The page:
I was too scared to do anything too wrong. I studied the laws of the Government at a very young age, memorizing them so I would not end up like my mother. My mother would not want that, she wouldn’t want me in a cage.
One day I noticed something different about the Cage Garden. One of the cages was swinging wildly in the air and a strange noise was emanating from it. The sound emanating from the Cage Garden was like desperate screaming. But none of the Citizens ever screamed desperately. I hadn’t heard anyone scream in The Cage garden in very long time. Crying out while in the Cage Garden was simply unheard of, barbaric, even.
I thought about that scream all day at Work. I had always been diligent; it was a skill that was required of the Citizens. But I had secretly always prided myself on being more diligent than those around me. More often than not, I overworked at Work. I filed incessantly, editing and re-editing until what I had written down was perfect. Rarely did I stop to talk or waste time, sometimes I even forgot to go to the Restaurant to get the midday meal.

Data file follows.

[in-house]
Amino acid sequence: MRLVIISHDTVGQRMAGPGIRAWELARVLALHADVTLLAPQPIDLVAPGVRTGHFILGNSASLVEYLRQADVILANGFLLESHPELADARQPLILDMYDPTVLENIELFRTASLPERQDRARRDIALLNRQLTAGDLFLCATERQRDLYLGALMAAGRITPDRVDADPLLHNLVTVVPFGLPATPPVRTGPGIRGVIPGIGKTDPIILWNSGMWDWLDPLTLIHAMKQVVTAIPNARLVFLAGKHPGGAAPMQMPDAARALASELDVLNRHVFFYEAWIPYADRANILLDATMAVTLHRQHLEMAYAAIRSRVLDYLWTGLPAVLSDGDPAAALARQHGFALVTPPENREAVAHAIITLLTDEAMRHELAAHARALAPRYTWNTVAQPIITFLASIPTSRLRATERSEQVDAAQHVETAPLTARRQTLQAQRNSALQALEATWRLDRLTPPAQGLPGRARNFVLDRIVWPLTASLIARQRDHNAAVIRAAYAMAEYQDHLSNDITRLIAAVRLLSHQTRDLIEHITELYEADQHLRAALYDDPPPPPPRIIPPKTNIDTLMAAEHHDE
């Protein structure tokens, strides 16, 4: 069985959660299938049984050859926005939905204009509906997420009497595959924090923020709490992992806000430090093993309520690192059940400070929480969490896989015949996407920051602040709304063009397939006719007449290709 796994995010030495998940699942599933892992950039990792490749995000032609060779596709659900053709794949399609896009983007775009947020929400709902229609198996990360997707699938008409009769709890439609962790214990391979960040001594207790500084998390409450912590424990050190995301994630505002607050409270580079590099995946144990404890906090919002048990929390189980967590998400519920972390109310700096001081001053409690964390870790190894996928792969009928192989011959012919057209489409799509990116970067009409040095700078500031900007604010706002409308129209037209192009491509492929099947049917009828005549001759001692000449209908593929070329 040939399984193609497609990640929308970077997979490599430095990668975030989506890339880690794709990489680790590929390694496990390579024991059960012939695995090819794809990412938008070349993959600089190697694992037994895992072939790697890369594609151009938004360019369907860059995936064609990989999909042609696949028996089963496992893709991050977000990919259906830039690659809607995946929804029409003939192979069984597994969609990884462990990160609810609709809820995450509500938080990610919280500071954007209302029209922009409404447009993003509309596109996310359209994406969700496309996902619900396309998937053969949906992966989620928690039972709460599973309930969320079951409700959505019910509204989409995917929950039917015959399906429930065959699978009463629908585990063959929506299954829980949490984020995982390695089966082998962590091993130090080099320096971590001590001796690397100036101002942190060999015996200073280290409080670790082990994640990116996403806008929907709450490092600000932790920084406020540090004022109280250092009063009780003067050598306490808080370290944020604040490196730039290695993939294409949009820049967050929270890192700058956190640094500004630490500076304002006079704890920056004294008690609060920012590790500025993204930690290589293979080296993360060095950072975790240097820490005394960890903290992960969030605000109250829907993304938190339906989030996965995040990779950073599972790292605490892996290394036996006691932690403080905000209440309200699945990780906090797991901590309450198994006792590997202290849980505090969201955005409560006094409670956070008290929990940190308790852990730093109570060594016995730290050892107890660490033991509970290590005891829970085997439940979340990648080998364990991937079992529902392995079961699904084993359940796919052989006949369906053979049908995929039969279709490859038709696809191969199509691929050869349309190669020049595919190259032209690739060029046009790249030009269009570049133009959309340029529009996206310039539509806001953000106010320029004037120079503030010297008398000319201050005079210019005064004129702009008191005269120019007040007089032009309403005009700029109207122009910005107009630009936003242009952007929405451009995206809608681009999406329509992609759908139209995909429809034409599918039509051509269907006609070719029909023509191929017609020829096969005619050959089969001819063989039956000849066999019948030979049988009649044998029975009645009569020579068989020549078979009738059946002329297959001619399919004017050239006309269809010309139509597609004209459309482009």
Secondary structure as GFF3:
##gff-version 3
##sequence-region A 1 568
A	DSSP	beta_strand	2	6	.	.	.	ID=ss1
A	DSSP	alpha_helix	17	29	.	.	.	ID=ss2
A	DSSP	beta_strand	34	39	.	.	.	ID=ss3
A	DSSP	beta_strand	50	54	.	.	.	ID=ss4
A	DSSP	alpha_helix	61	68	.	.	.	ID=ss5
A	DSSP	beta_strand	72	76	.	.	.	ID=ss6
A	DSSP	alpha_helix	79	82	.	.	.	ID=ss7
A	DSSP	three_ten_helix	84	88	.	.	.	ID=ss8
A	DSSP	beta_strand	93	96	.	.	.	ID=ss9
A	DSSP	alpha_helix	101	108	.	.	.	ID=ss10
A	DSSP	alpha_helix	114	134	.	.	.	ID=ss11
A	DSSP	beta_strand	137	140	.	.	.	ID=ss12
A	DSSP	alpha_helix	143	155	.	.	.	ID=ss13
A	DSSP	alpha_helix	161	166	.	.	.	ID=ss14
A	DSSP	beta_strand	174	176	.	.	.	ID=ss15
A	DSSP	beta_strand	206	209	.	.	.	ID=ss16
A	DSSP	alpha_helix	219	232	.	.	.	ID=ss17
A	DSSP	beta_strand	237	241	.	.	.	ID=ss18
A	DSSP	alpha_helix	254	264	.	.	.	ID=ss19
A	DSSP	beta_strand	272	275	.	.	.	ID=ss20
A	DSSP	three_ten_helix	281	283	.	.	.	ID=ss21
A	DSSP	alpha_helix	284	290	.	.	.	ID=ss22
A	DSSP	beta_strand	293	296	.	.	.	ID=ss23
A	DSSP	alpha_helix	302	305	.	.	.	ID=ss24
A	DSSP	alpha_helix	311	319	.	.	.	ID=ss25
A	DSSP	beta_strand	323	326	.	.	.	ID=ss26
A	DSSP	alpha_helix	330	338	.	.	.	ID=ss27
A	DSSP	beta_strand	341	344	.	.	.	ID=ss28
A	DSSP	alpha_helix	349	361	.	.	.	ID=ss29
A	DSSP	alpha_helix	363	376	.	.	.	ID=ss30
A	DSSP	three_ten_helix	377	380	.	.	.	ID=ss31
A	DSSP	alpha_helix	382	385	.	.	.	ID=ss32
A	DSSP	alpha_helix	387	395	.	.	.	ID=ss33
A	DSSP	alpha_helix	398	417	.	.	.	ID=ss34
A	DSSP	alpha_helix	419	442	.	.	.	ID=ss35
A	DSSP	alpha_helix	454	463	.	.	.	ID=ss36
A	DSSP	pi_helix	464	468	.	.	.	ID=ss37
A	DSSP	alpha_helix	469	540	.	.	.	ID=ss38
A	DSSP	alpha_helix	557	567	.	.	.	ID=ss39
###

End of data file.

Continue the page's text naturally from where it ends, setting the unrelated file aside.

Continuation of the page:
I asked my cube-mate, Kurt, the last time he heard someone scream. Kurt looked at me with dull eyes and responded in a droning voice, “No one screams in Neamer. It is too peaceful. Everyone knows that.”
I accepted this silently, as the Citizens were expected to.
After Work, I walked closer to the Cage Garden, and my ears perked up at a sound. The same strident noise as I had heard in the morning was emanating from the Cage Garden, and the cage was still swinging wildly in the unending winds.
Inside the cage was a man, but not one I had seen before. His skin was not pale and white like mine, like all of the Citizens’. It seemed weather-beaten, but by sun rather than by dust. His hair was dark, and no dust flew out of it as the cage swung like a pendulum, back and forth, back and forth. His eyes were the color of the grass that used to grow on the ground before the dust came, before the Government came.
The Government killed everything. It was rumored amongst only the most rebellious Citizens that Neamer had once had a different name. Neamer once was fertile and full of colors besides tan. The Government killed all life they deemed unnecessary. The Government believed beauty to be superfluous.
The man, with his grass-colored eyes, had noticed my momentary stop and I could feel his hand reaching for me. This man was not a Citizen. No Citizen reached, especially to another Citizen. I hurriedly walked home, disturbed at what I had witnessed.
The next day I awoke to the raging wind. I thought of the strange man and as I wandered into the waking world I wondered what strange land he could have come from. As I got dressed in standard Citizen attire, which consisted of a tan suit, a white shirt, a tan tie, and tan shoes, I realized that I was moving at an anxious pace. I had missed a button on my shirt. I hurriedly fixed the imperfect detail, knowing someone would notice if I didn’t. The Government did not take kindly to the unkempt.